A comparison of MicroRNA profiles in the circulating cells from men with locally confined and advanced prostate cancer


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Geetha Laxala1, Freddie Hamdy2, Stephane Larre2, James Catto1

1University of Sheffield, UK, 2University of Oxford, UK


New methods are required to accurately stage prostate cancer as up to 50% of men develop distant metastases after radical local treatment. Various data suggest that prostatic tumour cells are found in the peripheral circulation of men with the disease and their concentration is proportional to tumour burden. For example, we have previously shown that the detection of aberrant hypermethylation for relative-prostate specific loci such as GSTP1 can detect circulating prostatic cells. The expression of prostate specific microRNA has recently been described. Here we examine microRNA profiles in circulating blood cells from men with local and advanced prostate cancer.

We developed protocols to extract small RNA from peripheral circulation cells and profiled the expression of 365 microRNAs in 6 men with metastases and 6 with localised prostate cancer using Taqman microfluidic cards. We then used multiplexed quantified rtPCR (Taqman) to determine the expression of selected microRNAs in 60 men (40 with advanced (mean PSA=97ng/ul, cT3/4/M1, Gleason 7-10 and 20 with localised cancer (mean PSA=6.3ng/ul, cT1c, Gleason 6).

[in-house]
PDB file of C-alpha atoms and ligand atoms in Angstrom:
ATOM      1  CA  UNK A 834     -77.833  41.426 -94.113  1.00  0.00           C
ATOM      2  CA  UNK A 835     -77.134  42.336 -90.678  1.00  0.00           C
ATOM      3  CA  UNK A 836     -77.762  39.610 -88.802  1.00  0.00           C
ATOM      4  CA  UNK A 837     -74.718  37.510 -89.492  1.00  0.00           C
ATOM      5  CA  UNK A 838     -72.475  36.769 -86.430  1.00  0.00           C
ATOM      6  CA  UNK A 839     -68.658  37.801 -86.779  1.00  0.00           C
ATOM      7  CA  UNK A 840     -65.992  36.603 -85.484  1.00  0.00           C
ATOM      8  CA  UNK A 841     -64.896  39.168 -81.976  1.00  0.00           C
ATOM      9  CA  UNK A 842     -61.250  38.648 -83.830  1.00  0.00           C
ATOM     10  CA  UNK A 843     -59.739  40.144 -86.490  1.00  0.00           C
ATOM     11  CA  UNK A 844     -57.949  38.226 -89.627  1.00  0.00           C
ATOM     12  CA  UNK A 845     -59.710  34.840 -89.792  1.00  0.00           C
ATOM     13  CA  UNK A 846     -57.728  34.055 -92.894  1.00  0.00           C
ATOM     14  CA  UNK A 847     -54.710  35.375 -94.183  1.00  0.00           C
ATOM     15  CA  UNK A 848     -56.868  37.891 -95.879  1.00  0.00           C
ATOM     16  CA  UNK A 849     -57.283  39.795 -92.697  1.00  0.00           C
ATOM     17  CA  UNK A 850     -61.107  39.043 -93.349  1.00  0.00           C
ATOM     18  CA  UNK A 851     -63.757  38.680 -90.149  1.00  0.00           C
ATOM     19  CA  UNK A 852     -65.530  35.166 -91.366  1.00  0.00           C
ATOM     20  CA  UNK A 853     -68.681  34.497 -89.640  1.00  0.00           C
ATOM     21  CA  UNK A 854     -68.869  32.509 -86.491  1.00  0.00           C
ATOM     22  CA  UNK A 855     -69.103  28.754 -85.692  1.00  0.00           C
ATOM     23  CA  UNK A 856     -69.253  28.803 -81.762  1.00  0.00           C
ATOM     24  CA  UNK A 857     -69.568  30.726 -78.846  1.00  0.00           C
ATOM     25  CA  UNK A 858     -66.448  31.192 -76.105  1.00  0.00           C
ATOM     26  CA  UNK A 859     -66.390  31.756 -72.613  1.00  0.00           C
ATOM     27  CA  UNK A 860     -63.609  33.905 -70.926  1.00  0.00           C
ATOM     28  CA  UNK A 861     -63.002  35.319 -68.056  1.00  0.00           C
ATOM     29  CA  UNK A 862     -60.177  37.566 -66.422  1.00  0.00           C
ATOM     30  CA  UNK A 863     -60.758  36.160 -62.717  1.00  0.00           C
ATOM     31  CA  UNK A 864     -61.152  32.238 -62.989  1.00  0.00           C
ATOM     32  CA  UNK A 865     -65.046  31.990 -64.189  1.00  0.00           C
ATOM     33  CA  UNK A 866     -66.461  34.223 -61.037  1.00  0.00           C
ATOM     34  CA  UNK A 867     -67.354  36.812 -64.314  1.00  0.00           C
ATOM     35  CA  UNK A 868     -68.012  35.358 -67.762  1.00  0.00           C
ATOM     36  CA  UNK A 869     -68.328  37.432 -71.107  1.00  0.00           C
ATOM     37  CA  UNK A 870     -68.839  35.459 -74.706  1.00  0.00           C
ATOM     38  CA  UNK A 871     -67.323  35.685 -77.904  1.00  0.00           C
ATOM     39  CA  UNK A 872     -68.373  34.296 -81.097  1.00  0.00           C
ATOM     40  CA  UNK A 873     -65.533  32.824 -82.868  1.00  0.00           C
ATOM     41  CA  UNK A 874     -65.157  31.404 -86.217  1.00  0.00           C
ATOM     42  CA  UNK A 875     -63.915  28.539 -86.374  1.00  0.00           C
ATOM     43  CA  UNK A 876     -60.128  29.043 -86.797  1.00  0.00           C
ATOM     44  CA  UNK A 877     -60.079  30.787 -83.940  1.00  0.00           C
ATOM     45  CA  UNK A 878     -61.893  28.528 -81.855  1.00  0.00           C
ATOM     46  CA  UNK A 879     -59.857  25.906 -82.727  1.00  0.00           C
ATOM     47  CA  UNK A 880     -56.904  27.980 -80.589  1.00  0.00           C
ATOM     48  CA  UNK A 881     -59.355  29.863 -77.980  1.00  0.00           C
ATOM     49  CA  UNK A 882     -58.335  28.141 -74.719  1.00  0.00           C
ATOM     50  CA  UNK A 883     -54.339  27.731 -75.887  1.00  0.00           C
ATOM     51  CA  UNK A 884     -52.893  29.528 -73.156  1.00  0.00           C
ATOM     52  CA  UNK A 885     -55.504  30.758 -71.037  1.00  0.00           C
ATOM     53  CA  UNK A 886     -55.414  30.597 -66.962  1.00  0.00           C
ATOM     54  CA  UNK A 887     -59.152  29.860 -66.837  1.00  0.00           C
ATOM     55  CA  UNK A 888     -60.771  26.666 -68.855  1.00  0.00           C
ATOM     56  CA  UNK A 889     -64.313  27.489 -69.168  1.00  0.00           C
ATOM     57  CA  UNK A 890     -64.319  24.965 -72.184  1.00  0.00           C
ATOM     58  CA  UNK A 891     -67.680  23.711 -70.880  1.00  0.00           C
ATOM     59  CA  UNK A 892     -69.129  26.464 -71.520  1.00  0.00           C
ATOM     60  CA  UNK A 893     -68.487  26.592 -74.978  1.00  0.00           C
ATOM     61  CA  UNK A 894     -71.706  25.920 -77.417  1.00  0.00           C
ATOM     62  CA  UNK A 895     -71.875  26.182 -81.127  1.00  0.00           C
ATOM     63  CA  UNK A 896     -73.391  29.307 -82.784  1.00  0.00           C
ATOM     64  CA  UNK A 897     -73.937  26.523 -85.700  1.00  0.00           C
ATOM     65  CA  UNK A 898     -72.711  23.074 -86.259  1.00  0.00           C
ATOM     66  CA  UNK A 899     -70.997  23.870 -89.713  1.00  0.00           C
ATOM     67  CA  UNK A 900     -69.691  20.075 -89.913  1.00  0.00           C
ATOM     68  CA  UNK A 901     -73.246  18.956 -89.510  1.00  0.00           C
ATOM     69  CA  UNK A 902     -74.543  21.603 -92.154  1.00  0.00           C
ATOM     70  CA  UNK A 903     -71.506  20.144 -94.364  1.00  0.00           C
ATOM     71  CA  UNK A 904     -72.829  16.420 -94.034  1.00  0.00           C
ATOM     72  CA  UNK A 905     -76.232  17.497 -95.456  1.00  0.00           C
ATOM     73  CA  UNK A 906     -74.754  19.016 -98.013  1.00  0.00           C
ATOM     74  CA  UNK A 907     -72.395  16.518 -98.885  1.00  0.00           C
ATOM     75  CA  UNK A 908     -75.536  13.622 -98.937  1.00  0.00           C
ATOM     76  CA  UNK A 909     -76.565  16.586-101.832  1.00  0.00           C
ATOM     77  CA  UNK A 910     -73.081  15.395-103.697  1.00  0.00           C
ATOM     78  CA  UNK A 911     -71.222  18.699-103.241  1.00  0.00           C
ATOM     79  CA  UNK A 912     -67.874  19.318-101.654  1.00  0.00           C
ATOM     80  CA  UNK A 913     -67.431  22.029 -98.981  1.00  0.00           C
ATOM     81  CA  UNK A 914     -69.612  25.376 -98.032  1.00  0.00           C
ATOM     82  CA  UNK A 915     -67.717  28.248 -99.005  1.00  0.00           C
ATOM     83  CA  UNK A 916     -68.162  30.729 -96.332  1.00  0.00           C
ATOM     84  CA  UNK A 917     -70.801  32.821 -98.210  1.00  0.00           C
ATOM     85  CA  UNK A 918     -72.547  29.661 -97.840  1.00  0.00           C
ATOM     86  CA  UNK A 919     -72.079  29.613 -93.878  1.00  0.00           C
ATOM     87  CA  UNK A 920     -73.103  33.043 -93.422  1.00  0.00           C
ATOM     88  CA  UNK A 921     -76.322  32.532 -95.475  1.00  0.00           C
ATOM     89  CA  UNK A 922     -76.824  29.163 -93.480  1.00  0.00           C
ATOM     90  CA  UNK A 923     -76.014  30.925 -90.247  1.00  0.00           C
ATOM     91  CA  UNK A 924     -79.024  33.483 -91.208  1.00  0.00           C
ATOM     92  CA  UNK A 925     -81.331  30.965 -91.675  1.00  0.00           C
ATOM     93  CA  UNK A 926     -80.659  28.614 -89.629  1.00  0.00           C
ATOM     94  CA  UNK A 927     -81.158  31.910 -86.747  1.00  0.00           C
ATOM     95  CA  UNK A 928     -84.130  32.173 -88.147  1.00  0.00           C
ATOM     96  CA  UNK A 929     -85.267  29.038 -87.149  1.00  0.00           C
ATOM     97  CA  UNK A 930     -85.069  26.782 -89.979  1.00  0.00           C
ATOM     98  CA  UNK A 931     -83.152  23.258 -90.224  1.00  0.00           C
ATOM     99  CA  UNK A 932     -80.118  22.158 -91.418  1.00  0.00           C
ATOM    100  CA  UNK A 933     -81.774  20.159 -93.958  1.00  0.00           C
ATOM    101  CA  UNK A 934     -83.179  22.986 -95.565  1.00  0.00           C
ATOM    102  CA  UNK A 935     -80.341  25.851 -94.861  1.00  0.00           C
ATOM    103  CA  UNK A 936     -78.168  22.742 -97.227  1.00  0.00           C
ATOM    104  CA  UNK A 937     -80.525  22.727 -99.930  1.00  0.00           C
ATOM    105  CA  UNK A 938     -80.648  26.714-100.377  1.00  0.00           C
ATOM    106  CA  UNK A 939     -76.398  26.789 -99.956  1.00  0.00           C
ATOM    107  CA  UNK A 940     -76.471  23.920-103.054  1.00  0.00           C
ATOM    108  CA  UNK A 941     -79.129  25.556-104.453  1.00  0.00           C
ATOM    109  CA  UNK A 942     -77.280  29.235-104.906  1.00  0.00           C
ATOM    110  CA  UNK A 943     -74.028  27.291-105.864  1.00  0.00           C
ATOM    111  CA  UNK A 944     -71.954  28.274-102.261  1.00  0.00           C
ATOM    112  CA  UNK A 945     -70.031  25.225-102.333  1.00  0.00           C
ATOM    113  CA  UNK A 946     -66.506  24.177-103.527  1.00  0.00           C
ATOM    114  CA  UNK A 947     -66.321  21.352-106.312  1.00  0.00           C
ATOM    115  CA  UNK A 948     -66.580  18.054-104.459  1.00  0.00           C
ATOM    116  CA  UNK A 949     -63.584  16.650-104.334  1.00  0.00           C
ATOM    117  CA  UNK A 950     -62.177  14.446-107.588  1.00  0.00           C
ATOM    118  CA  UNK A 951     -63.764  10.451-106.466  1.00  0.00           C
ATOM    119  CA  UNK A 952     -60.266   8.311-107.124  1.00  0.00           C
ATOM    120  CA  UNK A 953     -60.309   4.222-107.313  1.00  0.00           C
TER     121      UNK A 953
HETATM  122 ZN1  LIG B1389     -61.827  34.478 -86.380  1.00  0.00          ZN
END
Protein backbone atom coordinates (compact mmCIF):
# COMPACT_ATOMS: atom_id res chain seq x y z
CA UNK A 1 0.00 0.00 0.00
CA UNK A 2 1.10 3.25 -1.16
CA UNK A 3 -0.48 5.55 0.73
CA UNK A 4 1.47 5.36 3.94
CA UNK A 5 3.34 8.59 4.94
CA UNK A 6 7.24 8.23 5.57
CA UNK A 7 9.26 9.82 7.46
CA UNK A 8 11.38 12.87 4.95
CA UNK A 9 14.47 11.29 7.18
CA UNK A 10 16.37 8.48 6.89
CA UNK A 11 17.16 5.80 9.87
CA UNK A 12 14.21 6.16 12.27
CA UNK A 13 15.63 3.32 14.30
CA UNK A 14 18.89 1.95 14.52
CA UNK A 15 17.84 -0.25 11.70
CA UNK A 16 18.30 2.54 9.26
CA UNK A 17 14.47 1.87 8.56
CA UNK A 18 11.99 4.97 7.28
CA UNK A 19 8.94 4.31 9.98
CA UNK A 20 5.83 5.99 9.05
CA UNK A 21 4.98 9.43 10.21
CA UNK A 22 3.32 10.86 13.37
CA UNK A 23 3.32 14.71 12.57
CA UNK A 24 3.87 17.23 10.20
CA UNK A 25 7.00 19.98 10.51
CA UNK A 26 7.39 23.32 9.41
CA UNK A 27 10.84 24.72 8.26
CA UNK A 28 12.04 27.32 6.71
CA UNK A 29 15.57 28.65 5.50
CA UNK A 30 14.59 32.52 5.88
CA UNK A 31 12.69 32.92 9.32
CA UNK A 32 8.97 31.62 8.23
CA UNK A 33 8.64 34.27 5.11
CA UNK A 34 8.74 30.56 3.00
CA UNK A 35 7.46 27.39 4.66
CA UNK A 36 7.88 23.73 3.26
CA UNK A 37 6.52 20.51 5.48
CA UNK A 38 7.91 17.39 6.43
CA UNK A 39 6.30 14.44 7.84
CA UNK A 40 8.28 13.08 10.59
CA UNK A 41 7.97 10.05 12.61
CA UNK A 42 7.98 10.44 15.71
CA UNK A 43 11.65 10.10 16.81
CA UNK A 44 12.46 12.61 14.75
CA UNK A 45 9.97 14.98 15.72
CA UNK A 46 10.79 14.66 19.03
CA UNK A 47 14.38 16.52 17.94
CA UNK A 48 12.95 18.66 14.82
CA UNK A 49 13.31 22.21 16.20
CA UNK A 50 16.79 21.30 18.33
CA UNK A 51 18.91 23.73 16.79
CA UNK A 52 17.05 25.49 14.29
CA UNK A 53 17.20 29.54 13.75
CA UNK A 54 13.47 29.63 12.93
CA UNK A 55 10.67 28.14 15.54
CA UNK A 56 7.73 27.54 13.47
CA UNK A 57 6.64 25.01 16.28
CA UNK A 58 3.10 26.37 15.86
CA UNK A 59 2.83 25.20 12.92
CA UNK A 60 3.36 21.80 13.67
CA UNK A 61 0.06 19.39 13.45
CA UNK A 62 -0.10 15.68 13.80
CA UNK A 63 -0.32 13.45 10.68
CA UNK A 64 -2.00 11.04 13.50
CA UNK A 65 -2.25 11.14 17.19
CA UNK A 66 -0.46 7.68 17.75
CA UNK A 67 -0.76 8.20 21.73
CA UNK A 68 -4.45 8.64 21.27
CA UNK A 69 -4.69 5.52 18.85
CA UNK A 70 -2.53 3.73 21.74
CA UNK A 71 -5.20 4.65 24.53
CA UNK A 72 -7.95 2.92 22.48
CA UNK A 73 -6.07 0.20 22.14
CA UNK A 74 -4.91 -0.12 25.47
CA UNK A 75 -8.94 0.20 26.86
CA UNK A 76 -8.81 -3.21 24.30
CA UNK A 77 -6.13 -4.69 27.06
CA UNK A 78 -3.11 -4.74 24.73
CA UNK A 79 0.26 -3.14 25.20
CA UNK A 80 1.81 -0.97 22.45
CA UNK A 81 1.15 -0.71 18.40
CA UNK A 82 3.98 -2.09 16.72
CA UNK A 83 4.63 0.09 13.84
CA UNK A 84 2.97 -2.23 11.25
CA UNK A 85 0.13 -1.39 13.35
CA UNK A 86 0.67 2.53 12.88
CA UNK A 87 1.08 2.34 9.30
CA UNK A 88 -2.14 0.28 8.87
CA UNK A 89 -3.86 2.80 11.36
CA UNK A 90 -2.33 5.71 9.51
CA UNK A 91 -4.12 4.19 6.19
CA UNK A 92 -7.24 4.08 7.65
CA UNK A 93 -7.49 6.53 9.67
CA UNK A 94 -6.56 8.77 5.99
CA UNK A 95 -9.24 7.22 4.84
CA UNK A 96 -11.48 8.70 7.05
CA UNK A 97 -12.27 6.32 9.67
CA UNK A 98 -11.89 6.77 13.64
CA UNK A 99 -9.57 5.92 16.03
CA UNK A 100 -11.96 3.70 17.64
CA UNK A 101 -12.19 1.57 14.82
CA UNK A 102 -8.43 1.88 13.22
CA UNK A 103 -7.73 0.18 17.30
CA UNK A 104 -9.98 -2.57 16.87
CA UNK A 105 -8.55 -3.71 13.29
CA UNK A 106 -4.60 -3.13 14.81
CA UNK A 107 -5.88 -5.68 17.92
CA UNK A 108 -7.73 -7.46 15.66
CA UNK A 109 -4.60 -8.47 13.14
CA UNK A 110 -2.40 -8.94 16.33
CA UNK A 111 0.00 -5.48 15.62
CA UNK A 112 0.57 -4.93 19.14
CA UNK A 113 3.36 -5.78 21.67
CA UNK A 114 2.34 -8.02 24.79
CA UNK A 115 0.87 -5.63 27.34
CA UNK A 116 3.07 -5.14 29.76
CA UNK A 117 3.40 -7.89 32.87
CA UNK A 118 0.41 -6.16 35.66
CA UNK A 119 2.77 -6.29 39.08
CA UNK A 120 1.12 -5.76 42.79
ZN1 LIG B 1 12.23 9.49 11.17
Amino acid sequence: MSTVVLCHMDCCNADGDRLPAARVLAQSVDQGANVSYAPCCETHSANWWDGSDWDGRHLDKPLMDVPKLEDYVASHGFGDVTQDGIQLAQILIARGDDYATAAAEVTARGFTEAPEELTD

Profiling microRNA expression in the initial 12 men revealed numerous differentially expressed microRNAs. These included microRNA reported as aberrantly expressed in primary prostate tumours such as miR-96, miR-15a and miR-518b. We selected 10 microRNA to evaluate in the larger cohort and found miR-21 and miR-183 to be associated with the presence of localised disease (T Test P<0.007, AUROC 0.84 and 0.80, respectively).

Our data suggest that microRNA expression may be used to detect either circulating prostate cancer cells or reactive lymphocytic changes that could be used to stage prostate cancer. We are currently expanding our second cohort to a total of 100 cases (matched sample sizes) and 20 men with no prostate cancer (two negative trans-rectal biopsies).

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